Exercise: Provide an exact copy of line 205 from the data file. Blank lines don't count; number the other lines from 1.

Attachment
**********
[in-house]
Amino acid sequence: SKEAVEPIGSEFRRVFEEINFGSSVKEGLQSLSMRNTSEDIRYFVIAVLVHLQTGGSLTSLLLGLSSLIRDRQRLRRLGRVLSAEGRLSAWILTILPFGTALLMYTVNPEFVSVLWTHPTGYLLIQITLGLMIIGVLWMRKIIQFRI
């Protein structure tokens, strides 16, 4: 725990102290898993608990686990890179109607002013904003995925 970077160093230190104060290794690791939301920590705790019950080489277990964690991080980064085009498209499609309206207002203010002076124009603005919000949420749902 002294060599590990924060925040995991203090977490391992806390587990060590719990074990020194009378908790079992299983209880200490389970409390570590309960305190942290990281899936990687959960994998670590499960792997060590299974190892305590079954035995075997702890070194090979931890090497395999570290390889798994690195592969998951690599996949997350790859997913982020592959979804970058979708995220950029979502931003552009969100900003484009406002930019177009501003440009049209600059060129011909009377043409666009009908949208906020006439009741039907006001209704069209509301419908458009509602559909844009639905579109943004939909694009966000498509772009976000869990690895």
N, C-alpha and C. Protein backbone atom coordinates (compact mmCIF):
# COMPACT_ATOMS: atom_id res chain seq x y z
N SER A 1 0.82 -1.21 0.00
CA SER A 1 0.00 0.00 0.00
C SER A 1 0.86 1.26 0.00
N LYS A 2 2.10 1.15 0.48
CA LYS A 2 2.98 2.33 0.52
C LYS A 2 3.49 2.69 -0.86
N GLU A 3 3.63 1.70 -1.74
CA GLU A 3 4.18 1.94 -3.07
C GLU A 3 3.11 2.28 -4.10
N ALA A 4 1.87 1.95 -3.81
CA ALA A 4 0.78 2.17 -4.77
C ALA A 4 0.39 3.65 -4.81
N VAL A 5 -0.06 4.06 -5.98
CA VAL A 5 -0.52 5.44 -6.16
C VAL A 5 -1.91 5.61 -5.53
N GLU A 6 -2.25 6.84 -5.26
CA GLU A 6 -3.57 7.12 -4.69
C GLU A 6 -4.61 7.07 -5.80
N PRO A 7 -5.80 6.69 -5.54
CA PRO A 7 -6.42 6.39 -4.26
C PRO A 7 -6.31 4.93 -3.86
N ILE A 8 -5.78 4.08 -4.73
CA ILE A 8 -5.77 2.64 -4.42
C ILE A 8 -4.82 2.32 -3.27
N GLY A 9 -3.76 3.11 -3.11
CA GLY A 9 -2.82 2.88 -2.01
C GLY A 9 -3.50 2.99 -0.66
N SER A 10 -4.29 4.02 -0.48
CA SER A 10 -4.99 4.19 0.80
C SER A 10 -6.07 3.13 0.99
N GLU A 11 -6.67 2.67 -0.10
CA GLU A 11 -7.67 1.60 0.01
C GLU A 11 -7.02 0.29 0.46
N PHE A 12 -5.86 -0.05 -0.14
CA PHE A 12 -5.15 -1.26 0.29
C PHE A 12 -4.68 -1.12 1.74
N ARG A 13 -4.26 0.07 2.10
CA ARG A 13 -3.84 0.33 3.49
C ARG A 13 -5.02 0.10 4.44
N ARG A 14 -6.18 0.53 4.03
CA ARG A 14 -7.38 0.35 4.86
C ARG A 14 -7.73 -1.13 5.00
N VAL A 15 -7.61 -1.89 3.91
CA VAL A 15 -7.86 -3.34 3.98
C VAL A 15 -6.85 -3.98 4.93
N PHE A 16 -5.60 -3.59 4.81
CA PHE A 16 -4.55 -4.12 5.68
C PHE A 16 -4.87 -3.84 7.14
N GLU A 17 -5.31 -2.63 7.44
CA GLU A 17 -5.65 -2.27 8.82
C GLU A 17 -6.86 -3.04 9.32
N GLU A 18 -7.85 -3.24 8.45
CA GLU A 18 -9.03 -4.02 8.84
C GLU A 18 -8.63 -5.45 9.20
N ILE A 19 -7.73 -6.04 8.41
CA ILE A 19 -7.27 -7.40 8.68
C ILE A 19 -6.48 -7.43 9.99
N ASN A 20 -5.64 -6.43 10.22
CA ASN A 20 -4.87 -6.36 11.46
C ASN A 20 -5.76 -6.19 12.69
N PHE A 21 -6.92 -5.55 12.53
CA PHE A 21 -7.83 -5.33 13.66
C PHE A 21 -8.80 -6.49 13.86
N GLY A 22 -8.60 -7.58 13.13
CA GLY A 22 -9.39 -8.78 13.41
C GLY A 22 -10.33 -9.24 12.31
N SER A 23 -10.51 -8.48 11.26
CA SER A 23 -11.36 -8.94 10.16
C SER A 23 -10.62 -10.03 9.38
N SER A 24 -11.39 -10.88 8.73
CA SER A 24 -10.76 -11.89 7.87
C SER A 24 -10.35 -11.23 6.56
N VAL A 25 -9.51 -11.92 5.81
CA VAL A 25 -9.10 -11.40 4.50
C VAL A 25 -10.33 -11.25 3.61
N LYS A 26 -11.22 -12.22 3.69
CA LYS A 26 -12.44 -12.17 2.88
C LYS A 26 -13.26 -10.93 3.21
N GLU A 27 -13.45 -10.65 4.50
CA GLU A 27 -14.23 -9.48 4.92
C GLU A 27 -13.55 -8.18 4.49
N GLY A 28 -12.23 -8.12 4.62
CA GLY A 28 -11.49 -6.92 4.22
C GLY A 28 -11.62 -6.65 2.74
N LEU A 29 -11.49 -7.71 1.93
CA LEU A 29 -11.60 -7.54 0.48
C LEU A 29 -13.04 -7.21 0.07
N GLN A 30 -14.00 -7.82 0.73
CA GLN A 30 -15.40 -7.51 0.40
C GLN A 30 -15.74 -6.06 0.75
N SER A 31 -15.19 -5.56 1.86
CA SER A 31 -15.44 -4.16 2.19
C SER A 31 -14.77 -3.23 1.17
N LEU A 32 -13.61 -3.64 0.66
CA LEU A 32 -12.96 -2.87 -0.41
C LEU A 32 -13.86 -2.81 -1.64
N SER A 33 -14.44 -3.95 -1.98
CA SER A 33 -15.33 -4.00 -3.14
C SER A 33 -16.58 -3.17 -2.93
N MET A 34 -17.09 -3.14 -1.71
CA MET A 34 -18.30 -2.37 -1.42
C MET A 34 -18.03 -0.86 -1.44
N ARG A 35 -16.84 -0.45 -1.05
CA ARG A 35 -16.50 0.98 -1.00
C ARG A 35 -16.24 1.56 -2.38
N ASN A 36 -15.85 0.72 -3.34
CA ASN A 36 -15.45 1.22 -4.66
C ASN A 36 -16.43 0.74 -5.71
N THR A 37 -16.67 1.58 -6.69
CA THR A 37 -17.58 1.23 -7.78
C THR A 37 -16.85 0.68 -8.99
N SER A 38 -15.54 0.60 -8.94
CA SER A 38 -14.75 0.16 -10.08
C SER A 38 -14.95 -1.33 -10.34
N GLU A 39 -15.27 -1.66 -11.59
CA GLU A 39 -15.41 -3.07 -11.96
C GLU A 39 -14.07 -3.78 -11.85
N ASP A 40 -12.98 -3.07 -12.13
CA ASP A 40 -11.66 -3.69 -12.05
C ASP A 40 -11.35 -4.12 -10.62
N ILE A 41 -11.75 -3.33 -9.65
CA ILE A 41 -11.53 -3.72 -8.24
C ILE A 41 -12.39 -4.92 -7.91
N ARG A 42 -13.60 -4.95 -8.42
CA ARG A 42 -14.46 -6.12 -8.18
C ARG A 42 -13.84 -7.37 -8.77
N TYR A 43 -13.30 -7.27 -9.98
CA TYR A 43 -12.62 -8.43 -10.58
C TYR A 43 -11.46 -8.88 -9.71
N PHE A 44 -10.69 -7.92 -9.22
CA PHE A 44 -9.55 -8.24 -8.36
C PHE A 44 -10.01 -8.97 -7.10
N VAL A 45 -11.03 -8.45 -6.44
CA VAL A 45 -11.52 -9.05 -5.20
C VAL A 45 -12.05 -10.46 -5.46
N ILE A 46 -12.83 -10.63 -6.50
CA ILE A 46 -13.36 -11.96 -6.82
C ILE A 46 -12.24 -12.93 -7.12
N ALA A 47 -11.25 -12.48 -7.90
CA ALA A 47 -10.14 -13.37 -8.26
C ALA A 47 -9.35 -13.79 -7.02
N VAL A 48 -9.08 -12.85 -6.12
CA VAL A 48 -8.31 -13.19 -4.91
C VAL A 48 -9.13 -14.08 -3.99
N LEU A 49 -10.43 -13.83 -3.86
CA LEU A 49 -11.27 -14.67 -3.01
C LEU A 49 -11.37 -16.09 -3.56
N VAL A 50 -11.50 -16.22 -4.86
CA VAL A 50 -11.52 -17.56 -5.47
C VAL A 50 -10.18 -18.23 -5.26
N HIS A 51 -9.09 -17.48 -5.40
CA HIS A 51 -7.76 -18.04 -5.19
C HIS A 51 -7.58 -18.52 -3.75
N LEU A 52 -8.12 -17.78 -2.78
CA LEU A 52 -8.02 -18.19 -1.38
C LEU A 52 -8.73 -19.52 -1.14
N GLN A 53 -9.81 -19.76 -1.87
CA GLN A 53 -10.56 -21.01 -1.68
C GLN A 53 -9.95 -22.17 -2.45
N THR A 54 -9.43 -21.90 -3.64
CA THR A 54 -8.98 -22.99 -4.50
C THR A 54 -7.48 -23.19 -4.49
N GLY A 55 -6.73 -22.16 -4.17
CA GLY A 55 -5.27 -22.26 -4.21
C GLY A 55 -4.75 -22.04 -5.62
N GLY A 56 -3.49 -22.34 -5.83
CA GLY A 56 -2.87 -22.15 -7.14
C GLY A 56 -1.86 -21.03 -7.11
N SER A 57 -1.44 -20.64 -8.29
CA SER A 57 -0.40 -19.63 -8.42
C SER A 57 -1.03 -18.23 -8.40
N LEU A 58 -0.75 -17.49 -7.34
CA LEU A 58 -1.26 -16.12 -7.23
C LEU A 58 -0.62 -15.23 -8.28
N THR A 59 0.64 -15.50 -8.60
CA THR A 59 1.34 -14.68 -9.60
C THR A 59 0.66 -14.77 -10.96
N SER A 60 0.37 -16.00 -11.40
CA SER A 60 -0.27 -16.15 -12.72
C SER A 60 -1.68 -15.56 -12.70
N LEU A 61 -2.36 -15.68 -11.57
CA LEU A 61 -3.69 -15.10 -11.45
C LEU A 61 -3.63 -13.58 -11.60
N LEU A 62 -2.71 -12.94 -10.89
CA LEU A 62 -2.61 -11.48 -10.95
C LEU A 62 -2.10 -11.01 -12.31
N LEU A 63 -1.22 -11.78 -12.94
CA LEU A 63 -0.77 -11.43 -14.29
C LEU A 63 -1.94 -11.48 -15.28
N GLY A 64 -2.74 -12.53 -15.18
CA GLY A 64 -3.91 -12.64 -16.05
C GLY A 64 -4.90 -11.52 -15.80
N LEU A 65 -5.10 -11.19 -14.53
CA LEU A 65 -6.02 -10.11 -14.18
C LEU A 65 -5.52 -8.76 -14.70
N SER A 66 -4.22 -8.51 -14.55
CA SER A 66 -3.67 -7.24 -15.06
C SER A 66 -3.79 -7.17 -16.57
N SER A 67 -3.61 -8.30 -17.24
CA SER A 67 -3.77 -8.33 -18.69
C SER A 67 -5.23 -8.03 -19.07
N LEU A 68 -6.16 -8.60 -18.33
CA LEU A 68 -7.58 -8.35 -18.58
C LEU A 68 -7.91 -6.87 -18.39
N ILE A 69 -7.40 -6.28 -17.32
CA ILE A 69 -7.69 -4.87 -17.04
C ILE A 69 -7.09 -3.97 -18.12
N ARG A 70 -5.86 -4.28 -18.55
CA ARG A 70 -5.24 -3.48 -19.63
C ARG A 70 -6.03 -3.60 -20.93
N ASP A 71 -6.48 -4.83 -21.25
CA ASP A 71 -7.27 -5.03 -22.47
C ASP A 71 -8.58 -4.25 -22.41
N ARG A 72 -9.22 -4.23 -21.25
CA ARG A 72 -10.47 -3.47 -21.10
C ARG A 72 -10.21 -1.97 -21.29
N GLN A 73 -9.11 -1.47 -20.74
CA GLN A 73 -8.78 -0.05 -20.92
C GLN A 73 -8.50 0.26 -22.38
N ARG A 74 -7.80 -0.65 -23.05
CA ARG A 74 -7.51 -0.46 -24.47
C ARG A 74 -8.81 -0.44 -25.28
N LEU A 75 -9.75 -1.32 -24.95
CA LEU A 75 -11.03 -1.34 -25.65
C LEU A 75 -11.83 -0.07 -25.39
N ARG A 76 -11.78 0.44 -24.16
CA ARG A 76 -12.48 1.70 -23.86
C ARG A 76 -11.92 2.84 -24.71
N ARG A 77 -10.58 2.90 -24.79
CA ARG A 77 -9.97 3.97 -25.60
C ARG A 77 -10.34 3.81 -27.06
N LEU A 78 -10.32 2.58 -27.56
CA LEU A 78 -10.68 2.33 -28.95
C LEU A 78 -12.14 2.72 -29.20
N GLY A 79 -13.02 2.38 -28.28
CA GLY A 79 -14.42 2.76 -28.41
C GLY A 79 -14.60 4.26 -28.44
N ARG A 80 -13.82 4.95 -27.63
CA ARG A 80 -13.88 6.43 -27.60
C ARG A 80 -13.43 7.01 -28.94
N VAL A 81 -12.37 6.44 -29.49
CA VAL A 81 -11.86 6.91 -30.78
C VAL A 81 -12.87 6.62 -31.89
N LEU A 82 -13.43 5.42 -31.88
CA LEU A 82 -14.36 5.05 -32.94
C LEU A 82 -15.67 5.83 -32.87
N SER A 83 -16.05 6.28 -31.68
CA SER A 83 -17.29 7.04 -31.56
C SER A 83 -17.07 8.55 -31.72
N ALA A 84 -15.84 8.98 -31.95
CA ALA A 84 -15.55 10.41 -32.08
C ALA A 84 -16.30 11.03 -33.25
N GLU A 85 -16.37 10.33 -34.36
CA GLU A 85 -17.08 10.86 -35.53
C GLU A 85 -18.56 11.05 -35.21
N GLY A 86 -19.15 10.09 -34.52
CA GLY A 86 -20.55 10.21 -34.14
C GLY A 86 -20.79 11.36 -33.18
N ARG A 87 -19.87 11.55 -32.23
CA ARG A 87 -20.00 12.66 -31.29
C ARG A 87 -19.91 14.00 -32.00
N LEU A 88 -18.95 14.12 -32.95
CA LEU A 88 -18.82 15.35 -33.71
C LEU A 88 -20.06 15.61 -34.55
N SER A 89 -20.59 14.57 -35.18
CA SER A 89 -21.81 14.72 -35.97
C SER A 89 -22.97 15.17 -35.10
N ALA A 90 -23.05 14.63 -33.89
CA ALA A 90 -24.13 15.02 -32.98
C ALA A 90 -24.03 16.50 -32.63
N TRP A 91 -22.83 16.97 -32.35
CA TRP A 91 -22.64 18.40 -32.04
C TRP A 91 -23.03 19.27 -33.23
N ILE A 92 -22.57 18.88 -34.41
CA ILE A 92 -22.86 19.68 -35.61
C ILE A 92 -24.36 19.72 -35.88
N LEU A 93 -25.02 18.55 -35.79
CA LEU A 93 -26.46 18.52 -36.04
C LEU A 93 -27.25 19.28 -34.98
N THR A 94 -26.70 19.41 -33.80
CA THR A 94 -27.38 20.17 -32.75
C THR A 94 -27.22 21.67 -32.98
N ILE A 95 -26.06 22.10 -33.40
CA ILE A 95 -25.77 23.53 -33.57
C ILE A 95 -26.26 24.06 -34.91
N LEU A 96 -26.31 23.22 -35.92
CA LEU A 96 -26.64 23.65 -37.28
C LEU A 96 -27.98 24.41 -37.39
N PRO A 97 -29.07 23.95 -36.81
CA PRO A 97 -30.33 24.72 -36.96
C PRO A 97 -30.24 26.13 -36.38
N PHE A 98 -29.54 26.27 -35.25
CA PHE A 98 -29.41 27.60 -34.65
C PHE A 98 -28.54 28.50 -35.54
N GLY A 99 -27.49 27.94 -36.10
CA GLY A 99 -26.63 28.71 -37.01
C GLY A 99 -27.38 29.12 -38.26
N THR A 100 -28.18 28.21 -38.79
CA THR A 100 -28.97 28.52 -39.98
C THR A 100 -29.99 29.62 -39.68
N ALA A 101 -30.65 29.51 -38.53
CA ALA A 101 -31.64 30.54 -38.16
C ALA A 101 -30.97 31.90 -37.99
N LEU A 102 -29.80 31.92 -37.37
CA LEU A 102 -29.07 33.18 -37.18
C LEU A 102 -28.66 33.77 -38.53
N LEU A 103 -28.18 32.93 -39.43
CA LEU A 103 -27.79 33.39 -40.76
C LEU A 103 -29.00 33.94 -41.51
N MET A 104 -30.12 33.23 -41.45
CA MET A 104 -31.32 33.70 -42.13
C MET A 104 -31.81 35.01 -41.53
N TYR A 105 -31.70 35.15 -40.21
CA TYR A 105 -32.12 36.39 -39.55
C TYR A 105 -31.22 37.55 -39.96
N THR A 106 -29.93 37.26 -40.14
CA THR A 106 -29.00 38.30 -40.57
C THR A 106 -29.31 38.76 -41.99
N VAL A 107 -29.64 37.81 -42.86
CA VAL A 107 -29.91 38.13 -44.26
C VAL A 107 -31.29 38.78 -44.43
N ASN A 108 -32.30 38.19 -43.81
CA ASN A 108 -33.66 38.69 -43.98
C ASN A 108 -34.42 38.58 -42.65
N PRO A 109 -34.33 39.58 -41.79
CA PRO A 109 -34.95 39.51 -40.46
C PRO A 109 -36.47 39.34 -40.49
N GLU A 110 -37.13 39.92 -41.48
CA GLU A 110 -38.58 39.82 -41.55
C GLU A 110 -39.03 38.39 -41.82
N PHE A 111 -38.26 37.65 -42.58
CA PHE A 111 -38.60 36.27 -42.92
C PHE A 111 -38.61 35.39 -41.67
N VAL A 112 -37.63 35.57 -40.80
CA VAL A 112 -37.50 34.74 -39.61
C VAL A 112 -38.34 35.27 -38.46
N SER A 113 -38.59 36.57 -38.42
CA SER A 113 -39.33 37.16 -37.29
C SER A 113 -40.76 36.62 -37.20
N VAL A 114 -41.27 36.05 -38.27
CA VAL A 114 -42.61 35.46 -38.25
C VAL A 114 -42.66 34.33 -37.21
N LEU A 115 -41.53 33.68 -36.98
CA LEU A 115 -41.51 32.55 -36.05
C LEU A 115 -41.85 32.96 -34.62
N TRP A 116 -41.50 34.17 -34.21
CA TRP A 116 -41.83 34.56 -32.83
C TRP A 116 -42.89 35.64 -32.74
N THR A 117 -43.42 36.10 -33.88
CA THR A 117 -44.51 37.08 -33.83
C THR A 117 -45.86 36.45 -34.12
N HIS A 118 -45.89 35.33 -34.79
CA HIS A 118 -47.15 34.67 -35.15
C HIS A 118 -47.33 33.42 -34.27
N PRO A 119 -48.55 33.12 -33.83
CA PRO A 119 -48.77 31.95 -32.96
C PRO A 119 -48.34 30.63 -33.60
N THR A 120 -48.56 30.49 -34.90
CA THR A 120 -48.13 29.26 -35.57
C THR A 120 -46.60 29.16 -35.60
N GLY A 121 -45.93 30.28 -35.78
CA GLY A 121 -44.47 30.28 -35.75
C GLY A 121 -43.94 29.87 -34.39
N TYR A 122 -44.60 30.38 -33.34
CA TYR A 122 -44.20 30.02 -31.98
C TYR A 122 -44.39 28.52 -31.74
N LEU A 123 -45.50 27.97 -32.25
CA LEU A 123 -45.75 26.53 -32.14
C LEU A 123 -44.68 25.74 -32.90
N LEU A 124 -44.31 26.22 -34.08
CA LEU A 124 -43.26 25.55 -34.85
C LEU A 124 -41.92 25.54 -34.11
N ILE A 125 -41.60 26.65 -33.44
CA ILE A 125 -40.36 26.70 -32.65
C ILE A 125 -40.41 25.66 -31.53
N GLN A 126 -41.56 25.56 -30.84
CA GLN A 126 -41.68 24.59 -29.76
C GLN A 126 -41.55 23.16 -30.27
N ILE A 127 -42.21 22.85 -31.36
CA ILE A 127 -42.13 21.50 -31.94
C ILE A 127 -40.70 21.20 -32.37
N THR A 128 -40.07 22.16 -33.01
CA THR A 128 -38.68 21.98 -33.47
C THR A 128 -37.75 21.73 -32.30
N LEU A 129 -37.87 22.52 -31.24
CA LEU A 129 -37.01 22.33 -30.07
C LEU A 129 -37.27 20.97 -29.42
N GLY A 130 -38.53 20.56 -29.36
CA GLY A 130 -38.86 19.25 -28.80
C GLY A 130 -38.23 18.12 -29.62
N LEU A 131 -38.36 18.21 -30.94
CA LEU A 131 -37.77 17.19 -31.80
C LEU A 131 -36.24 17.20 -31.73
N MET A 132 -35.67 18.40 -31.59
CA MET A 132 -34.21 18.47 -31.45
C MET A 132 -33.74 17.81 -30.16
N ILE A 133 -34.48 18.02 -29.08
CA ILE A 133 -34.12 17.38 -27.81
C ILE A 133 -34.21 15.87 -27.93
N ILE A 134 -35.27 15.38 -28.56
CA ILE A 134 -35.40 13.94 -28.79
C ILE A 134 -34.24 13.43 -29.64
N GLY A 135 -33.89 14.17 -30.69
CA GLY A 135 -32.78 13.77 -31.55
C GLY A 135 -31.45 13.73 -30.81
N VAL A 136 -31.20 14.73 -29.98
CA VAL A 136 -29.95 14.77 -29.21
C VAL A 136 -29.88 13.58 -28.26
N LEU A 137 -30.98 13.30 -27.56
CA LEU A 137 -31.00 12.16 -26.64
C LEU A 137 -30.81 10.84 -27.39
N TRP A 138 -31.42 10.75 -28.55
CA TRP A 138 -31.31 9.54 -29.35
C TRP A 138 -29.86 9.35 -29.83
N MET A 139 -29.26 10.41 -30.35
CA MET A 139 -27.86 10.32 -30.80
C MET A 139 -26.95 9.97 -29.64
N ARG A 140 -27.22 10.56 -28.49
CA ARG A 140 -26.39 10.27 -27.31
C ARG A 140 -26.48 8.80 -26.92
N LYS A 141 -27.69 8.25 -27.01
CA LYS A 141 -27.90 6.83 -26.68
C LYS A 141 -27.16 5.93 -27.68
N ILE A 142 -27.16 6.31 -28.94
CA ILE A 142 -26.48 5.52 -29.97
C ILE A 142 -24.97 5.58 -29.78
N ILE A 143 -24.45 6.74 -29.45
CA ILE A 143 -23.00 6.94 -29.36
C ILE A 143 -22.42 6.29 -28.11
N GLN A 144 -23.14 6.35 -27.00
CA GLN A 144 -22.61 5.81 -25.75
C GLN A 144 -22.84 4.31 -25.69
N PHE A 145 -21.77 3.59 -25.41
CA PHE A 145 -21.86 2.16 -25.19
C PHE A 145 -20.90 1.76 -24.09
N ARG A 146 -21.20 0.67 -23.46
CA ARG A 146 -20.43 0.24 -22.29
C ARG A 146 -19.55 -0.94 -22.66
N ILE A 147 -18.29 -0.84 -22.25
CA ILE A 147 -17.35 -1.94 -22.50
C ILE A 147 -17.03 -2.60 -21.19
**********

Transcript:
CA SER A 67 -3.77 -8.33 -18.69